Keep your eye on that grand old flag, if you can find one.
Area vendors say they can't keep American flags in stock, as more and more people are displaying the red, white and blue outside their homes as a symbol of support for U.S. troops in the Persian Gulf War.
At the National Capital Flag Co. in Alexandria, the phones keep ringing, and there is a steady flow of customers coming in to buy the nylon 3-by-5-foot flag that sells for $31.60. Normally, the company sells most of its flags to other businesses.
"They're going as fast as we get them in. We're a day behind in shipping," said Elizabeth Harrington, company vice president.
"I've been with the company 25 years and I can't remember ever being bombarded with orders like this. Our sales are up about 75 percent," she said.
Yesterday, Albert G. Feneis, of LaPlata, Md., dropped in for the Stars and Stripes.
"My stepson is in the Army Reserve and . . . he leaves tomorrow night from Fort Benning, Georgia, to go to Saudi Arabia. This is my way of supporting the idea of him being there," said Feneis, a technical director at Integrated Systems Analysts in Shirlington.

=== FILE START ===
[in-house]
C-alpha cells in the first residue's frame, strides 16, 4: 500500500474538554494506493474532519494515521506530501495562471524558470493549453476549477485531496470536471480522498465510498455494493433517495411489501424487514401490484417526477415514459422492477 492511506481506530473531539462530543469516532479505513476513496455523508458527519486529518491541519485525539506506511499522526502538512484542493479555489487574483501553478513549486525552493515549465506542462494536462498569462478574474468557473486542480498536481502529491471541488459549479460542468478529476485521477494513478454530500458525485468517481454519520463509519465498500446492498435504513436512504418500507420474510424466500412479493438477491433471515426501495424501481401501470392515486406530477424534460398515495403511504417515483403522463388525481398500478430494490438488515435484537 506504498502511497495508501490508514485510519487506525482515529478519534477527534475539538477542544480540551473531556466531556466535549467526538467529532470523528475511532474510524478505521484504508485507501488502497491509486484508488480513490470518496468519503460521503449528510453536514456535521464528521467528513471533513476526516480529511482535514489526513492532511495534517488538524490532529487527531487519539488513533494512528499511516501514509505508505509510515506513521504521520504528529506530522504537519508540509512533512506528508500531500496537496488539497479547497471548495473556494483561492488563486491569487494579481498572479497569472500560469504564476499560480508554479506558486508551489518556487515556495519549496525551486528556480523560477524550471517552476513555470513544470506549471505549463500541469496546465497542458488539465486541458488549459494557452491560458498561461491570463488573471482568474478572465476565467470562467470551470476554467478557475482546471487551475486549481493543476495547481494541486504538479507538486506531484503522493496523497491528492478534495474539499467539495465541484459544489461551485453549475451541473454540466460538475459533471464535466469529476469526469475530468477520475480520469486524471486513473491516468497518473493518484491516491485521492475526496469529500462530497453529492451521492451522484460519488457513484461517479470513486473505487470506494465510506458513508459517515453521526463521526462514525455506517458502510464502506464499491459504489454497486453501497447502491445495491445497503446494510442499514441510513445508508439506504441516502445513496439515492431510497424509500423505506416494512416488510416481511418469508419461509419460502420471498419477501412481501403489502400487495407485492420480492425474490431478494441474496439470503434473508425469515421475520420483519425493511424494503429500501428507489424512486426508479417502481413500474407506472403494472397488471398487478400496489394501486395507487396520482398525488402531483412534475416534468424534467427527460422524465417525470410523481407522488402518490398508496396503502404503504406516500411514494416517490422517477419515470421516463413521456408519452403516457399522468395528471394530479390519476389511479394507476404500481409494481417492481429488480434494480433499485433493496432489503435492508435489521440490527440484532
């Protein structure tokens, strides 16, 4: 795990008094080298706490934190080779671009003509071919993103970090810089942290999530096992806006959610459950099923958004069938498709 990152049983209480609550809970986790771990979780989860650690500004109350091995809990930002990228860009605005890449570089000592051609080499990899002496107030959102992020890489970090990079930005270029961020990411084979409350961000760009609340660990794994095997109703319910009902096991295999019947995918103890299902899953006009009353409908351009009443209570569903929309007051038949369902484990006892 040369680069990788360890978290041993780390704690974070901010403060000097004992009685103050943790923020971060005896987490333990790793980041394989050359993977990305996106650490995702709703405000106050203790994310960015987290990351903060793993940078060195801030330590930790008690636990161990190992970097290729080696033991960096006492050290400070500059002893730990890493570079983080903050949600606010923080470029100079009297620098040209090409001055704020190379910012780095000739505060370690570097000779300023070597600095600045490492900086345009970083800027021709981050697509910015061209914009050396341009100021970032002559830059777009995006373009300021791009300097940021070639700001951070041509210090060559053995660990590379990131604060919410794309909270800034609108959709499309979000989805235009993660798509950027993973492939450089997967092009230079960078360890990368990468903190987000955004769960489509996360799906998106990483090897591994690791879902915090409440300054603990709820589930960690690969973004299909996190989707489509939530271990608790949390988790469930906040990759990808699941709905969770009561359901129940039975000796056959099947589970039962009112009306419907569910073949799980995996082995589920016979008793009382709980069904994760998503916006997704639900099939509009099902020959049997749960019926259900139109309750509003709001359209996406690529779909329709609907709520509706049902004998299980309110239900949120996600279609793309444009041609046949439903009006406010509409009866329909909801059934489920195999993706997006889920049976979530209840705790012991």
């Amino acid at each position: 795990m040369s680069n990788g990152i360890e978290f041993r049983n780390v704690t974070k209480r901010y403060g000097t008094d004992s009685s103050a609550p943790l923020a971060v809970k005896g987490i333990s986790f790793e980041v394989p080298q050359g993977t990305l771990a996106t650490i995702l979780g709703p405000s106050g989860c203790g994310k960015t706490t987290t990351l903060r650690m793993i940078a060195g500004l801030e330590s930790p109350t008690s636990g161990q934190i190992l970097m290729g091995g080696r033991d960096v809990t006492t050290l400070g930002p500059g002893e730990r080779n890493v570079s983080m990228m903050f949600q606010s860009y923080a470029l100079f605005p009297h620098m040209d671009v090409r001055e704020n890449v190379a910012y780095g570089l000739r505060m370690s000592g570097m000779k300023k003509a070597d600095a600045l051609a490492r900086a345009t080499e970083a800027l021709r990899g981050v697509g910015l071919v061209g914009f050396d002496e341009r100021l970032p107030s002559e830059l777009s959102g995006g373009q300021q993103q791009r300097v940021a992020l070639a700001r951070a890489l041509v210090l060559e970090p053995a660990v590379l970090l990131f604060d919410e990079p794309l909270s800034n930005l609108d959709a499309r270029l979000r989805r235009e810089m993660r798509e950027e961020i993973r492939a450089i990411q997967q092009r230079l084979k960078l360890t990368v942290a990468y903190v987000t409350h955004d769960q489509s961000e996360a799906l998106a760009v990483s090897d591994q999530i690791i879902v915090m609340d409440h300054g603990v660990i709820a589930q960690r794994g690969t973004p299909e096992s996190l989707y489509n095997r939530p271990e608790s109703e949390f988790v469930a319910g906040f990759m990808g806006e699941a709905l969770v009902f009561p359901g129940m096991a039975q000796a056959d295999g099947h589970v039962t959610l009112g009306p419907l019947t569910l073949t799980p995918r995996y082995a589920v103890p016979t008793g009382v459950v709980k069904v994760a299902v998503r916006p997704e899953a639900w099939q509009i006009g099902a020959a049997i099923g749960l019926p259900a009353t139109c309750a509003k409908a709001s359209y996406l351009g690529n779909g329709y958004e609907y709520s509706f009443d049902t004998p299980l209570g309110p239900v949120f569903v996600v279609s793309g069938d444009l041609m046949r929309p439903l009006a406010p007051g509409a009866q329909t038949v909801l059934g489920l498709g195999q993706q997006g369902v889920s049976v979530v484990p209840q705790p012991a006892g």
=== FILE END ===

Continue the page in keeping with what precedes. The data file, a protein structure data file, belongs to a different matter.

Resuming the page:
"My wife and I will put it on the front porch. I got a big yellow ribbon to hang down from the top of the mast," Feneis said. "In fact, my son will call tonight, and I hope to tell him the flag is out."
This sudden popularity caught stores by surprise and with few flags in stock. Usually, Old Glory stays packed away until Memorial Day or the Fourth of July, when the patriotic fever hits and flag sales fly.
But now, in the dead of winter, sales clerks at Sears in Arlington and Hechinger stores said the American flag is sold out, and they're waiting for shipments.
"We've sold out several times," said Sally Courtney, senior vice president of merchandising and marketing at Hechinger headquarters in Landover. "We just took new orders and will be resupplying this week. I've been here 20 years and it's never been like this."
Courtney said the store's best-selling flags are the 12-by-18-inch for $1.59 and a kit with a 3-by-5-foot polyester flag and a six-foot pole with an eagle on top, which sells for $12.69.
At National Capital Flag, business hours have been extended. "We normally close at 5, but we've been staying open until 7," Harrington said. "On Saturdays, we were open 8 to 12:30, but at 6 p.m. now, the phone is still ringing."
Late this week, people started calling to ask for flags of the allied countries too, she said. The company has ordered "a peace flag" that says, "We Support You" and has a yellow bow on it.
"We feel good about this," Harrington said. "It goes without saying, we all want peace . . . . People feel so helpless. Flying the U.S. flag is what they feel they can do."